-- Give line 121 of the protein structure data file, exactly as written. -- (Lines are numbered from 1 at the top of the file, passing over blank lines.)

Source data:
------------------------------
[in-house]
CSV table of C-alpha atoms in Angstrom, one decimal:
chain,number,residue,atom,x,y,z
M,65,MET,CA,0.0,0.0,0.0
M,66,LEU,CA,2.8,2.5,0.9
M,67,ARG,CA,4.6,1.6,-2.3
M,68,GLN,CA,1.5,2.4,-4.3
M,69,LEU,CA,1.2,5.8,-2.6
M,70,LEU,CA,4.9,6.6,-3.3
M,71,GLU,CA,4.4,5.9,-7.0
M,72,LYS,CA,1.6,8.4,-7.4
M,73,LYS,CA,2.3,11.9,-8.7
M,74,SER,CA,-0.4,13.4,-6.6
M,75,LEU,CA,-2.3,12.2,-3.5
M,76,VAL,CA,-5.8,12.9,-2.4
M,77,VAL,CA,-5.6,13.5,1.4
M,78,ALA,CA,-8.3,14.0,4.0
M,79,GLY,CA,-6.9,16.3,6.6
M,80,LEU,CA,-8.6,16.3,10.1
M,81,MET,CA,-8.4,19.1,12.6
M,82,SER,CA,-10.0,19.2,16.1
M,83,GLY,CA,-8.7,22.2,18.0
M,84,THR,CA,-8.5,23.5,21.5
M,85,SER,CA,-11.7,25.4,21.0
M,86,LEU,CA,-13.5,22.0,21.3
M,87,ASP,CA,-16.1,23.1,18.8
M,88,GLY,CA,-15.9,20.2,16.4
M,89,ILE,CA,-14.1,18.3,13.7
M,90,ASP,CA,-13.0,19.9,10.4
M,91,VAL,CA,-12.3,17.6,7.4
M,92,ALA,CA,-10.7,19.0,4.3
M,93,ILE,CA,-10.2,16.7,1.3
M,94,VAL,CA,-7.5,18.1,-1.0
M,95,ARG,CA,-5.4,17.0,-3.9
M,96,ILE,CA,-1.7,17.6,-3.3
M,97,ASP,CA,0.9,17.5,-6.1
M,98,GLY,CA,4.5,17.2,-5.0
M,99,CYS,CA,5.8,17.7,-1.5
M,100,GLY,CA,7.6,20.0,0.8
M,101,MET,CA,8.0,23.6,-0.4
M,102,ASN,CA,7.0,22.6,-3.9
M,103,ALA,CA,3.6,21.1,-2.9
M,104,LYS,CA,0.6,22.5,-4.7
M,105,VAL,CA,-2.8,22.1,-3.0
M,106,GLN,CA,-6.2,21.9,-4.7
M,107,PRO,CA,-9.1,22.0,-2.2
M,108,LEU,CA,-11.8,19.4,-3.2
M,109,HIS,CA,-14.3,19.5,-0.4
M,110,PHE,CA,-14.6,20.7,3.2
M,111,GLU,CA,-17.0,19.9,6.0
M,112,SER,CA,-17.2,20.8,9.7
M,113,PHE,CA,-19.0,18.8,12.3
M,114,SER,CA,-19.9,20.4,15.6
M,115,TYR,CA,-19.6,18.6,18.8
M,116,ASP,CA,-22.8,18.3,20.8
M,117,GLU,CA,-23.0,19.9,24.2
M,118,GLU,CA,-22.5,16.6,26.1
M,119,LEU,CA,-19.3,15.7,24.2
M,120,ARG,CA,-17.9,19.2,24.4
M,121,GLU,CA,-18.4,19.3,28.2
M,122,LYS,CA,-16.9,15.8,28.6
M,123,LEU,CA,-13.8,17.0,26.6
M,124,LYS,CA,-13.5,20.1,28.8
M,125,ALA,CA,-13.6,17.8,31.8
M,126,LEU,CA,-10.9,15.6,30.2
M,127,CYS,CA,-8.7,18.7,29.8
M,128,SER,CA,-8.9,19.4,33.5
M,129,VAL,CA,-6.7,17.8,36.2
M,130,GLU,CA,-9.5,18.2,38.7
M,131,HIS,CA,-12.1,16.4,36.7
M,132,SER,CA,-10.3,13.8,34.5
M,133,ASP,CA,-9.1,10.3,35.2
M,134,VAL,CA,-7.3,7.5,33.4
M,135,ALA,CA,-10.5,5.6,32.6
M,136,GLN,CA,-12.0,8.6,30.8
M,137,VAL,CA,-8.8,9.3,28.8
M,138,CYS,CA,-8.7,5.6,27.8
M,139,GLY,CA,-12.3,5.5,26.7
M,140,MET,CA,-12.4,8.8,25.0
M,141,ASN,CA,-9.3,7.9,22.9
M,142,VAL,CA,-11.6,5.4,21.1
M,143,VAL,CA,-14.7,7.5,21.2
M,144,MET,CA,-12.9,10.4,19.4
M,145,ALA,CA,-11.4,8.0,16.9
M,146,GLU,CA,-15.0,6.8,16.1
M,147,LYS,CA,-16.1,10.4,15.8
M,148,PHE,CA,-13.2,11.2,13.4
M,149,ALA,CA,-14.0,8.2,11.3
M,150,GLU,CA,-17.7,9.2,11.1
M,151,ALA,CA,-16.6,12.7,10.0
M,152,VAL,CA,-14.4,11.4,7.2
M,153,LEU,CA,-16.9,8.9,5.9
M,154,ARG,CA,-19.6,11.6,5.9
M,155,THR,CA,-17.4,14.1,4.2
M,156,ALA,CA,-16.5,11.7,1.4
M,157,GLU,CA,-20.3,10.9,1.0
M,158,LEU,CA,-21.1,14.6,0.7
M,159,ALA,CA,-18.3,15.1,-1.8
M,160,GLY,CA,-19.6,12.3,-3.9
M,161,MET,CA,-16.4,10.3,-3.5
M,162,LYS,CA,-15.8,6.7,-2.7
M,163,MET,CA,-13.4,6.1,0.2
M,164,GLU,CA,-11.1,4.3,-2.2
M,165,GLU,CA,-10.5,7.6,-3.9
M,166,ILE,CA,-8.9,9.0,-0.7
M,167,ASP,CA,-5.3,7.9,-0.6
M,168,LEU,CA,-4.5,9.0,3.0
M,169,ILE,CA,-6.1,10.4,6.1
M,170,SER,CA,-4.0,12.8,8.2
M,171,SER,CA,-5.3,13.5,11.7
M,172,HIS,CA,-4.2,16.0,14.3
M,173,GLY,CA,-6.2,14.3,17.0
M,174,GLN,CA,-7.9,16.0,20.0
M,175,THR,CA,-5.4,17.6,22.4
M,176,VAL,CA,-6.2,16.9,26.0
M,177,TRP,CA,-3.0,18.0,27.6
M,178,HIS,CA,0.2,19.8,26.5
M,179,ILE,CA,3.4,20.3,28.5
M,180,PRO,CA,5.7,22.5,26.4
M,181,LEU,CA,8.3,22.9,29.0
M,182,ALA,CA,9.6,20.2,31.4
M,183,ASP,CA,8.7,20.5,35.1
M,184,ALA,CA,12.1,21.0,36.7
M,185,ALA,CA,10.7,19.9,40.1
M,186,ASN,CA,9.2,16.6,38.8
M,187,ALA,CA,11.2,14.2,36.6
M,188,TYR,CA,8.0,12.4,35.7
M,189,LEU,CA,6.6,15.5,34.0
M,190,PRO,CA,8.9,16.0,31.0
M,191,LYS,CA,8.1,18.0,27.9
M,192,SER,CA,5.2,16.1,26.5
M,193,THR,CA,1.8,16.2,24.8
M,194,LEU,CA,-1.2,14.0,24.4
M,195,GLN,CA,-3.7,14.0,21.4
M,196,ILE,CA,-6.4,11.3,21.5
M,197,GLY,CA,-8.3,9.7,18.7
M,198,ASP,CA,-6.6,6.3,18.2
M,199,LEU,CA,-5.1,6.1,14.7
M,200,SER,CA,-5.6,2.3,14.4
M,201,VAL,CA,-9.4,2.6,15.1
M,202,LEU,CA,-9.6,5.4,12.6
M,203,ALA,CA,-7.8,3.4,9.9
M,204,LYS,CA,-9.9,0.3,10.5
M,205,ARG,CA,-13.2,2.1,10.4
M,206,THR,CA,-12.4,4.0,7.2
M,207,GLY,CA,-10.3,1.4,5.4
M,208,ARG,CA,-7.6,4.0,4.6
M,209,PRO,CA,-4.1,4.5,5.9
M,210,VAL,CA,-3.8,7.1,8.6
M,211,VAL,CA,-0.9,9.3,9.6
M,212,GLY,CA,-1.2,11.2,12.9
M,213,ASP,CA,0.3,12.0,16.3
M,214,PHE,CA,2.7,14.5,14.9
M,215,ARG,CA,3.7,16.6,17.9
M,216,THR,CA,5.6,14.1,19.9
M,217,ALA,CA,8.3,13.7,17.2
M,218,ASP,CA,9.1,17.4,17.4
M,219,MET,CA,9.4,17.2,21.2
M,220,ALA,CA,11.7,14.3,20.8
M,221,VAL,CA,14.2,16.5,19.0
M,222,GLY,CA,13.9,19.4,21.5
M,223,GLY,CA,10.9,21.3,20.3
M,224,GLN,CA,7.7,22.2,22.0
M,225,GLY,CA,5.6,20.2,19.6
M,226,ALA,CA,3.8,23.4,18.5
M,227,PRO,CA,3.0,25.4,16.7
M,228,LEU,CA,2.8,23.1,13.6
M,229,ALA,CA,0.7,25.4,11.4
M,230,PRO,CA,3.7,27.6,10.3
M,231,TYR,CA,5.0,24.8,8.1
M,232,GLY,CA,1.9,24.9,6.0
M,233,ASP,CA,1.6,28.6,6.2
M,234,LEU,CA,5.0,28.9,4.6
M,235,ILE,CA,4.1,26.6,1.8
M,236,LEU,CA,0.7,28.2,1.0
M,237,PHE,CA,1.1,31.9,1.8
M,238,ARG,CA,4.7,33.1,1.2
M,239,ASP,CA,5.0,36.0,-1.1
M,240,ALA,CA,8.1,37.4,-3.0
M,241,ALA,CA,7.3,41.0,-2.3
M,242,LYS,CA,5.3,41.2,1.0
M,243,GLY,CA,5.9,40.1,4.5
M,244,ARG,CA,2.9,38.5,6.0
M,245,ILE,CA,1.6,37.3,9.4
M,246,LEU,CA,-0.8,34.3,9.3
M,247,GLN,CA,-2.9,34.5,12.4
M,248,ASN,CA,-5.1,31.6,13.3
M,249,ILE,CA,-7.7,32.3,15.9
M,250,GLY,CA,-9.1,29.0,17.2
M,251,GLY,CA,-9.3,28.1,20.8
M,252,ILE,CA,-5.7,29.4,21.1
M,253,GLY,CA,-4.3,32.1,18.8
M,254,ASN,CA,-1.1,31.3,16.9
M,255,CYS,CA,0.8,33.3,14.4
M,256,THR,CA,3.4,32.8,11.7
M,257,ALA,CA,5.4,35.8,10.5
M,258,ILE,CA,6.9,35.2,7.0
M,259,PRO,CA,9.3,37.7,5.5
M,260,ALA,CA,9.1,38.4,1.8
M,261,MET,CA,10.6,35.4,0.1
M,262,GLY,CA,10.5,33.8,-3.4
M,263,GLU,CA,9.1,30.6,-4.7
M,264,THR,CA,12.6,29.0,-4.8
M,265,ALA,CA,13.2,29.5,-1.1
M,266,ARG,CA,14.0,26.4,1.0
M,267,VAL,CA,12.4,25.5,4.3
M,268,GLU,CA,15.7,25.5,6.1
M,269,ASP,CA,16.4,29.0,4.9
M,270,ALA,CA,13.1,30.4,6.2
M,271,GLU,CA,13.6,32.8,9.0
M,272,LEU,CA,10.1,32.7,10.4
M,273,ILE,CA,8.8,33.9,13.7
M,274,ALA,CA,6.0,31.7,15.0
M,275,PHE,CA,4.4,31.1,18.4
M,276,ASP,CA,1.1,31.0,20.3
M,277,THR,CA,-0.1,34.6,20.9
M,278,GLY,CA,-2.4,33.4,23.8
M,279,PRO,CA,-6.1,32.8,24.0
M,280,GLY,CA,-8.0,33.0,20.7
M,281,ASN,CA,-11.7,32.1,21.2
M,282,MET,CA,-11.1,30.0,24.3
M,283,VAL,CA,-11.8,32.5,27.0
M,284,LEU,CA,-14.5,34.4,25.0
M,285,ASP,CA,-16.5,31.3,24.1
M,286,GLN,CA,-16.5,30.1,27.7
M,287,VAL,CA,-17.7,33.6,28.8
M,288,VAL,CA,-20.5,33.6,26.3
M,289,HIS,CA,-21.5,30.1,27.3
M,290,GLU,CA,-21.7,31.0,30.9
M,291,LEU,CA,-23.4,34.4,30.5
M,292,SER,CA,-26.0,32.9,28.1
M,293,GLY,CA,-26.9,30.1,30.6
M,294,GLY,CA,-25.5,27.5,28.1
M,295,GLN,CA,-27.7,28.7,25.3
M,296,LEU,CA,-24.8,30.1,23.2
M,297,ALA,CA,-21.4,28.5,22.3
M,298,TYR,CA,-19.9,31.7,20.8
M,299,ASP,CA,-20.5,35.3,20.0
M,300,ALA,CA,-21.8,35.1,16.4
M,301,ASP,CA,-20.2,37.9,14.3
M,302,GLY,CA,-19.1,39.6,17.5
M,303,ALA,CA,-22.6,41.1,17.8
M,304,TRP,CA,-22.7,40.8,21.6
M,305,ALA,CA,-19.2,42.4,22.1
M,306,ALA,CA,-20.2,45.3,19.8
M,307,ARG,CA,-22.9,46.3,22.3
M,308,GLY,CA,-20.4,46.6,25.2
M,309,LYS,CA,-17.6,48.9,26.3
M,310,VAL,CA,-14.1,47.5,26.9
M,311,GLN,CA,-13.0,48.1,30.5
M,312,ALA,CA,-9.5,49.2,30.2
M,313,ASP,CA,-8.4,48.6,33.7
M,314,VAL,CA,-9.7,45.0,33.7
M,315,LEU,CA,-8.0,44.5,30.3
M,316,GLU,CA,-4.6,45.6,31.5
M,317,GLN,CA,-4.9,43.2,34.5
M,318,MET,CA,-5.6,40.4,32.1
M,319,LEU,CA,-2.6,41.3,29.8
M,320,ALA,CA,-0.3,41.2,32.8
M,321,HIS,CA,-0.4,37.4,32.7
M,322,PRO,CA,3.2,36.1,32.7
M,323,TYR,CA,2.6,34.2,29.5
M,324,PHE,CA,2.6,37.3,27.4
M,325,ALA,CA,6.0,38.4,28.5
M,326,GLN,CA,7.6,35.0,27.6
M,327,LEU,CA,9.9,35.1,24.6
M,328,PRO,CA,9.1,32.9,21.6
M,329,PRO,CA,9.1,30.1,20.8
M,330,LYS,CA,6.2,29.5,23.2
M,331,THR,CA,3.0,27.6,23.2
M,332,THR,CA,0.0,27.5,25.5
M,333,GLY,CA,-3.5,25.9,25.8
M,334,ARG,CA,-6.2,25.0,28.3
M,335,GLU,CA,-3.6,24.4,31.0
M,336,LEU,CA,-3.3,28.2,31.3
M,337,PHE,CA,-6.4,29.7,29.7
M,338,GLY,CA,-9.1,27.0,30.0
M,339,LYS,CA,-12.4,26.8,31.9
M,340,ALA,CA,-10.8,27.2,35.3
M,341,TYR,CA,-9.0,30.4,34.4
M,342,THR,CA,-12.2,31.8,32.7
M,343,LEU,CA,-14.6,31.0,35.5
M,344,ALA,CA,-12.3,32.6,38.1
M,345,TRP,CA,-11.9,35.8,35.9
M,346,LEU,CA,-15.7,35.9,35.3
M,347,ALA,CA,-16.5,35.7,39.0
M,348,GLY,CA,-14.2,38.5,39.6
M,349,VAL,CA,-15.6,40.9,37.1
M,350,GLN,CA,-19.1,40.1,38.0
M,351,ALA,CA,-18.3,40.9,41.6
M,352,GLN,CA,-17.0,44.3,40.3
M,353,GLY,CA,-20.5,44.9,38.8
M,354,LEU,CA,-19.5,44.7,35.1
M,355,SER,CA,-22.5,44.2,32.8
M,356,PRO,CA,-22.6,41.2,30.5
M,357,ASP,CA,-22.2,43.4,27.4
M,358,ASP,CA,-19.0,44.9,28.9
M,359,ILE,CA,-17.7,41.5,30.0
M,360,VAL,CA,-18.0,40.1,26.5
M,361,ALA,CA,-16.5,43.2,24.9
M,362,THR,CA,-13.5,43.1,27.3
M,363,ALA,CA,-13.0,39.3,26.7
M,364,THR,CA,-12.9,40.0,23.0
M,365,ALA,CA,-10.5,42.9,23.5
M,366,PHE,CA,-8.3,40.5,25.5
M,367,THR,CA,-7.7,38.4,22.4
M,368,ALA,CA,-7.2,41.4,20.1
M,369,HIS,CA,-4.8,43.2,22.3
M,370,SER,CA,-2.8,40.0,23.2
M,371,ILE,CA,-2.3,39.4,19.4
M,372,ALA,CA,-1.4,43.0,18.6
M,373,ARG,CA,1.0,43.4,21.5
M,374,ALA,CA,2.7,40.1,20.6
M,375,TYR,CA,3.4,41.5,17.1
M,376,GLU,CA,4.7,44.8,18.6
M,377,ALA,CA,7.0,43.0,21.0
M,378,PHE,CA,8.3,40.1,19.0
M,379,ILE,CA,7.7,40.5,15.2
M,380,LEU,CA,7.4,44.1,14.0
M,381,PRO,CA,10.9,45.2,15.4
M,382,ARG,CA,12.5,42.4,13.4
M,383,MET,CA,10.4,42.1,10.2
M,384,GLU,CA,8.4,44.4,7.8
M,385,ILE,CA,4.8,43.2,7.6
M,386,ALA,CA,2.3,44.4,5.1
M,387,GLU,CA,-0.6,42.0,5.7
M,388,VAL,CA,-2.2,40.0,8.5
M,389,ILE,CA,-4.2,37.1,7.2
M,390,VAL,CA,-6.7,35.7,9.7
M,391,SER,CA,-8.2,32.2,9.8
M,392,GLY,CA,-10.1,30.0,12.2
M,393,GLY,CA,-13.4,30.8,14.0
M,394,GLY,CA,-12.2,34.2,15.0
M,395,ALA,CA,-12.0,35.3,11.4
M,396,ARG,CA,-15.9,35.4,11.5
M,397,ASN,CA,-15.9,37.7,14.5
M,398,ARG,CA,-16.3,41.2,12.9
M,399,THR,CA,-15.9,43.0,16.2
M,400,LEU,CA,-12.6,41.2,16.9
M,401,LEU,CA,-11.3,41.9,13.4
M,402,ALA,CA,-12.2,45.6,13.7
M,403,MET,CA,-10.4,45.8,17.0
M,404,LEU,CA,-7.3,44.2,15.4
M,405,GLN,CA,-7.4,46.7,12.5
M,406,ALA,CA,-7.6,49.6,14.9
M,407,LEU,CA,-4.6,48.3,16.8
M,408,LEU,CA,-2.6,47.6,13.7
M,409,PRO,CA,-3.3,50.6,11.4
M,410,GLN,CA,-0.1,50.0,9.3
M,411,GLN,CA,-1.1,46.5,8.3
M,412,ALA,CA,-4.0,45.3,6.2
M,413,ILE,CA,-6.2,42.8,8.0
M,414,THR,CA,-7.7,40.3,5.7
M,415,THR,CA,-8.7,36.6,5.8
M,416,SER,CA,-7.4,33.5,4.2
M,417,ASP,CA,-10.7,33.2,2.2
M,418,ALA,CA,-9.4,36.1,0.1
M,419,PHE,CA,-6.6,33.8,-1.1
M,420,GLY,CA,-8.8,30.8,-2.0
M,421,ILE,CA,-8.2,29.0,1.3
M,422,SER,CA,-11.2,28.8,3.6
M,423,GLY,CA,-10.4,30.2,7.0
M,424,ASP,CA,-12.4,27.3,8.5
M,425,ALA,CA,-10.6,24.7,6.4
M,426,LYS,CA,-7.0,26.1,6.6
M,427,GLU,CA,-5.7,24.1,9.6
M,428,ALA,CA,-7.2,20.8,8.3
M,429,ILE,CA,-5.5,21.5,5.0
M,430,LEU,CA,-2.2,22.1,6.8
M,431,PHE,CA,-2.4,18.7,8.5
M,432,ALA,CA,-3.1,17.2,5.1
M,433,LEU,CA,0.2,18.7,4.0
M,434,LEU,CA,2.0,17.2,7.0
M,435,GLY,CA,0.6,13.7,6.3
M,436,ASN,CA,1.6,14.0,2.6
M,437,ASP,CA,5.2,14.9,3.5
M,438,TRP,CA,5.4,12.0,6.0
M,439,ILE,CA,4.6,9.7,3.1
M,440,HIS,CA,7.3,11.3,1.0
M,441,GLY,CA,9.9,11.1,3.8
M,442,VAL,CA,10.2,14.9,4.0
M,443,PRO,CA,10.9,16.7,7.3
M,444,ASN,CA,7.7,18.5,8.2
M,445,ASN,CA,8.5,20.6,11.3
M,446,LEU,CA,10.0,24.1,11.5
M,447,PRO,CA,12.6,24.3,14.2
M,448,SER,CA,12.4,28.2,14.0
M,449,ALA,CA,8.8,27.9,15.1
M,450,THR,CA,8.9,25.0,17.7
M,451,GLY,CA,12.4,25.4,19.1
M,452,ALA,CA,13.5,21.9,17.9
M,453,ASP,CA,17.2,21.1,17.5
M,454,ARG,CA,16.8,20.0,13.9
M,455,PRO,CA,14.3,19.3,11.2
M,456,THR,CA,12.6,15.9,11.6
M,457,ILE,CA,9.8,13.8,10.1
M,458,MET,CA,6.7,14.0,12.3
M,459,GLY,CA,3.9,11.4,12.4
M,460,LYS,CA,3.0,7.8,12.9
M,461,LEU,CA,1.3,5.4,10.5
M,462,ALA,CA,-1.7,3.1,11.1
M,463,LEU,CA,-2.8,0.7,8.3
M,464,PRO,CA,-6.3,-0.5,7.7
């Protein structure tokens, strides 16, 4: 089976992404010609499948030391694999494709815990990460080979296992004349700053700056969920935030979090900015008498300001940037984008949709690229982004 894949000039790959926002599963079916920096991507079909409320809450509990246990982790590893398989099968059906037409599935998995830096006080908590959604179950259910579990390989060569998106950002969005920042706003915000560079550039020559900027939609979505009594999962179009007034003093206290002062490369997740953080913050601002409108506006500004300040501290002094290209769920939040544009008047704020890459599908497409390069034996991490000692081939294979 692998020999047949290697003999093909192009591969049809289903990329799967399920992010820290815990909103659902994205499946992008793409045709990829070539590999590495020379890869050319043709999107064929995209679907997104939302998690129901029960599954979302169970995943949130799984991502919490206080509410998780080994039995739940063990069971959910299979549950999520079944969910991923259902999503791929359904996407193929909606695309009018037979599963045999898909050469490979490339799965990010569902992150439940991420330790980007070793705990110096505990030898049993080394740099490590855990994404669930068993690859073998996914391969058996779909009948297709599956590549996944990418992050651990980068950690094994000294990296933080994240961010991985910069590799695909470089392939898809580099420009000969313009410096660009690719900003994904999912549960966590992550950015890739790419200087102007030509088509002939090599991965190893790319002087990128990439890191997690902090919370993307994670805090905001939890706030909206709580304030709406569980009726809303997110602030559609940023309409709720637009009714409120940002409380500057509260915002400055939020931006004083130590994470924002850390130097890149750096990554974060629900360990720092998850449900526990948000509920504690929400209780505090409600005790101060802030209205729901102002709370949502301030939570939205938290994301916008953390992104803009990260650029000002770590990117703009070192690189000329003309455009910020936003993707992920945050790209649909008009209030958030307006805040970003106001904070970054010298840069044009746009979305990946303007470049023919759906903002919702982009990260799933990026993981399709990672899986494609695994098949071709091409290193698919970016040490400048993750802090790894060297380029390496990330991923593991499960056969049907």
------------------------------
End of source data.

M,182,ALA,CA,9.6,20.2,31.4